Hawai'i: Continuing Traditions
The Hawaiian people have a rich historical and cultural tradition. Their values, art, music, gods and legends reach back thousands of years to ancient Polynesia, where they lived before sailing to the islands we know as Hawai‘'i.
Recently, there have been efforts to revitalize these traditions and teach them to young Hawaiians. Hawai'i: Continuing Traditions looks at ways in which the “"spirit of the land" lives today, as we explore special places, where old ways are thriving in the modern world.
Visit a working taro plantation in Maui and an isolated fishing village on the isalnd of Hawai‘'i. Discover how a small community in Kaua‘'i creates beautiful shell necklaces, and voyage back in time on an ancient Polynesian sailing canoe.
Ke’anae - a lush valley on Maui, where “Uncle” Harry Mitchell farms taro, the native Hawaiian staple food. He is a kupuna, or wise elder, who teaches his grandchildren how to farm and the value of respecting the land.
Ni’'ihau - a place where ‘'ohana, or family, is the center of life. Hawaiian is spoken in the homes, and leisure time is spent on the family project of stringing shells (brought from Ni'ihau) into beautiful leis (necklaces).
Miloli’'i - a fishing village on the west coast of the big island of Hawai'i. There are about 17 families residing in this peaceful village, without electricity or running water. Their lifestyle has remained unchanged in many ways since the time of their ancestors.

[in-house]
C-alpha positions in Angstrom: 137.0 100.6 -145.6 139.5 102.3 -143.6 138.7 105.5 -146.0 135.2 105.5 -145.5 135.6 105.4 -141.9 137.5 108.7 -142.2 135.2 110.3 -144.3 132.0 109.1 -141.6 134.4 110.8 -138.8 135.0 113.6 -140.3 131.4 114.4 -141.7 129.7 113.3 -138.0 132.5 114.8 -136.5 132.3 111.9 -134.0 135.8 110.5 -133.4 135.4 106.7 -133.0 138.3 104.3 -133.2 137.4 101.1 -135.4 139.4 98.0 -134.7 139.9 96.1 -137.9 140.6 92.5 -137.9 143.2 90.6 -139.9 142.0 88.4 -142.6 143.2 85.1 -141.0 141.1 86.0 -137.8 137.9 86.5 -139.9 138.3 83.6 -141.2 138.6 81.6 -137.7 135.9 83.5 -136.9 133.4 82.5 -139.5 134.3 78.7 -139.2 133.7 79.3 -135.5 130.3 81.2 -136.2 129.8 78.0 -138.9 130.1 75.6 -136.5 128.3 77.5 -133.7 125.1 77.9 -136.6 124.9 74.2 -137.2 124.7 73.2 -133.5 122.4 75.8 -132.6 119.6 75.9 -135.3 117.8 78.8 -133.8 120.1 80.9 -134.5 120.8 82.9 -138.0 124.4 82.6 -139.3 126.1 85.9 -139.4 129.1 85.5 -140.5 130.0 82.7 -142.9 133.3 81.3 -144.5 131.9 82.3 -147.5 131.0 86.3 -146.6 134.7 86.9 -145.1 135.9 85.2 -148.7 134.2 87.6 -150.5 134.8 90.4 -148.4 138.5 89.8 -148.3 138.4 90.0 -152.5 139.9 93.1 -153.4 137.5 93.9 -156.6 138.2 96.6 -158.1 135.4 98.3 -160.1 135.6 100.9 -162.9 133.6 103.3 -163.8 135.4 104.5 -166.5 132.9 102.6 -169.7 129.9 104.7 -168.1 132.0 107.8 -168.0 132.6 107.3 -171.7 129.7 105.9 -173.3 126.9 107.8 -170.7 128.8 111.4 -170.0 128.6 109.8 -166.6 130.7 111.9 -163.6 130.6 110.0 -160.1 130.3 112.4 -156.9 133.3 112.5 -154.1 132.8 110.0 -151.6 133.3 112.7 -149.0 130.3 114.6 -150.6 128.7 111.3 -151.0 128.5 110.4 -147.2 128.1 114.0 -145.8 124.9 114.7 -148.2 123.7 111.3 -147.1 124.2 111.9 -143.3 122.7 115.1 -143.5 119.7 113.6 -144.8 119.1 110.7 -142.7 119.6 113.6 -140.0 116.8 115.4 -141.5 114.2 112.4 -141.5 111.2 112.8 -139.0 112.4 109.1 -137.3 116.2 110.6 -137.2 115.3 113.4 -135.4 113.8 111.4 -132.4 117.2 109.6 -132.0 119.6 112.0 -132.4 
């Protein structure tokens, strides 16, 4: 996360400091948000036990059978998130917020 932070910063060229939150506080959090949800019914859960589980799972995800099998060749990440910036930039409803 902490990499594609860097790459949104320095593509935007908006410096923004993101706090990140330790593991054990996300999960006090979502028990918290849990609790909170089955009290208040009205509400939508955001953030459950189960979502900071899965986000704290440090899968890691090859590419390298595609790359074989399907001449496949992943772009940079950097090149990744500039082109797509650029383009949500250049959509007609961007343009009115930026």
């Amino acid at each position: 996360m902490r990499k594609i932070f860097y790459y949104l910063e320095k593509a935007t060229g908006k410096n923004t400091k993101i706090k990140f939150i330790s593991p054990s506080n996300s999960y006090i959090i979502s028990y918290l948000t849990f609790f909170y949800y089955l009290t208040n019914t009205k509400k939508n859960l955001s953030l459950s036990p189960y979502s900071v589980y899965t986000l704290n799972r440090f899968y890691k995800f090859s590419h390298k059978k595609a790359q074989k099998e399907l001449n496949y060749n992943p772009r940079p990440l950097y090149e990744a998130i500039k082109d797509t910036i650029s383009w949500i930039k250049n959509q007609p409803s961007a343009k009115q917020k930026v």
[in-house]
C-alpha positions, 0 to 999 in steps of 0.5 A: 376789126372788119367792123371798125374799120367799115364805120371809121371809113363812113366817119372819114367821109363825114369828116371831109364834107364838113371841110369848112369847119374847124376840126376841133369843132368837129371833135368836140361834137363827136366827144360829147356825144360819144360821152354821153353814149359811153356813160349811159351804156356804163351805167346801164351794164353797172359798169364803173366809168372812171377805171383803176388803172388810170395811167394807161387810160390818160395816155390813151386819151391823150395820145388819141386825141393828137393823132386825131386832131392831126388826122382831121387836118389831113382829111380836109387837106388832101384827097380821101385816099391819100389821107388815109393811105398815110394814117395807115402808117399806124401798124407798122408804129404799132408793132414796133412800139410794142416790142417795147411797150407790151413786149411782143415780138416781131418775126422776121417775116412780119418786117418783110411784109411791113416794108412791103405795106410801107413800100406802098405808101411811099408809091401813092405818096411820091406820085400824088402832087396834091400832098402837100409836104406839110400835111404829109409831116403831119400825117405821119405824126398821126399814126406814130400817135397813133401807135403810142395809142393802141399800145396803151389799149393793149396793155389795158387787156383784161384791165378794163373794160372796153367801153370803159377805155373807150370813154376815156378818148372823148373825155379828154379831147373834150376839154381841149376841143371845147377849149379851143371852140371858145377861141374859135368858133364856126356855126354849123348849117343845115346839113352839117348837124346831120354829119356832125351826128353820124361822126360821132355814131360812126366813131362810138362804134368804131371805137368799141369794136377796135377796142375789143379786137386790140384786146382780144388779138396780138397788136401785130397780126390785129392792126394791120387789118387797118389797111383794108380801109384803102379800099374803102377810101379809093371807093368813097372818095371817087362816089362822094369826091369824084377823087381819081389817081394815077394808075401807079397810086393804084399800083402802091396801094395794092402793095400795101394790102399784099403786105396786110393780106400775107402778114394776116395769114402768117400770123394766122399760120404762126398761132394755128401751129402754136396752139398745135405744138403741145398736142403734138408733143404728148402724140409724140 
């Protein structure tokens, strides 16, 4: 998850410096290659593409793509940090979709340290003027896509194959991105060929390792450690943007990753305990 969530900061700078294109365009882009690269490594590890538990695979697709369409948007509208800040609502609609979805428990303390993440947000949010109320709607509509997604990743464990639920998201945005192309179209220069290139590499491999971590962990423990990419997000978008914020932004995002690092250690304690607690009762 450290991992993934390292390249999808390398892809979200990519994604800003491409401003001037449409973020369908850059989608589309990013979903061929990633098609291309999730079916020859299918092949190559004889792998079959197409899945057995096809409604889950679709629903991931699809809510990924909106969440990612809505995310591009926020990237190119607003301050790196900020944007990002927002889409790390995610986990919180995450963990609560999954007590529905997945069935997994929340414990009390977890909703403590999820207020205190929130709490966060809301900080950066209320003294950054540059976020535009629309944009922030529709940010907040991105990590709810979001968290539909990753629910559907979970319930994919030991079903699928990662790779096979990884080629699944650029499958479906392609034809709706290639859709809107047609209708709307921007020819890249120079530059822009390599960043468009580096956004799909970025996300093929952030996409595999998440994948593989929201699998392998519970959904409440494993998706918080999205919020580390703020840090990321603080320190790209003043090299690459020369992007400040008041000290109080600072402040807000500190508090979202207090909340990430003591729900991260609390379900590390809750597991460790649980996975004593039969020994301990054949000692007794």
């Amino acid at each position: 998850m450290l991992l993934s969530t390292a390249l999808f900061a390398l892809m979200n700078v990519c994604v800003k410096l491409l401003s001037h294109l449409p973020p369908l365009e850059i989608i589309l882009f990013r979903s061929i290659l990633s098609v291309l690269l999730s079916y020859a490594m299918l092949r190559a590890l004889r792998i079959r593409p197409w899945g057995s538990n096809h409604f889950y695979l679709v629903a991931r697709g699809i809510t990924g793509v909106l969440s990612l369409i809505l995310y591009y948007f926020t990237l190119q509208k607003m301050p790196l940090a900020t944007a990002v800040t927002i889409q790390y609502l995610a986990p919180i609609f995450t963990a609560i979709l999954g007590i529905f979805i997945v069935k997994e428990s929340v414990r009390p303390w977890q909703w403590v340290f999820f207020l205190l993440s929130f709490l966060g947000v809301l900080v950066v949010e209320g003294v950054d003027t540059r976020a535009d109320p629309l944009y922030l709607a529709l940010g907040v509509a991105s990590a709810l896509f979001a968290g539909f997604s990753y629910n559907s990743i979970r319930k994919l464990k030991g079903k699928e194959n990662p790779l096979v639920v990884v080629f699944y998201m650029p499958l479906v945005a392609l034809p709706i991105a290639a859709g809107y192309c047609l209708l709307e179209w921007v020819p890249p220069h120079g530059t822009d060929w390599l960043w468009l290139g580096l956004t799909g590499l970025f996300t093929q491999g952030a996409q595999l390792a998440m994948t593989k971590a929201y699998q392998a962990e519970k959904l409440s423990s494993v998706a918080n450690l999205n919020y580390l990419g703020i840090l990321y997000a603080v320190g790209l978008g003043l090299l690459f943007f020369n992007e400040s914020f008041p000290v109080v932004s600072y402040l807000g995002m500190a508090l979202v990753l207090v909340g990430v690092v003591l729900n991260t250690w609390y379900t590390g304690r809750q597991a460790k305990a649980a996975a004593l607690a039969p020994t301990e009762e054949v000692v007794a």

Hokule'a - a double-hulled voyaging canoe, modeled after the ancient Polynesian vessels which carried the first people to the Hawaiian Islands. The canoe has sailed the South Seas covering the trade and travel routes of the early Polynesians. The canoe's Hawaiian navigator is guiding the vessel without the use of a compass or other instruments. He has learned the ancient methods of wayfinding: reading the sun, stars and the ocean swells.
Hokule'a has become a symbol of continuing tradition. It was the canoe that dispersed the Polynesian peoples among the Pacific Islands hundreds of years ago. Today, Hokule'a, as she voyages in the South Seas, is unifying people with a common bond of pride and history.
The film closes on this vision of the Hokule'a, “returning to the past,” and inspires viewers with wisdom of Sam Ka'ai, an artist who has voyaged on Hokule'a: “"Pay attention to your history, it will give you a sense of belonging. Pay attention to your future, it will give you a sense of worth."
Gail K. Evenari & Lawrence M. Lansburgh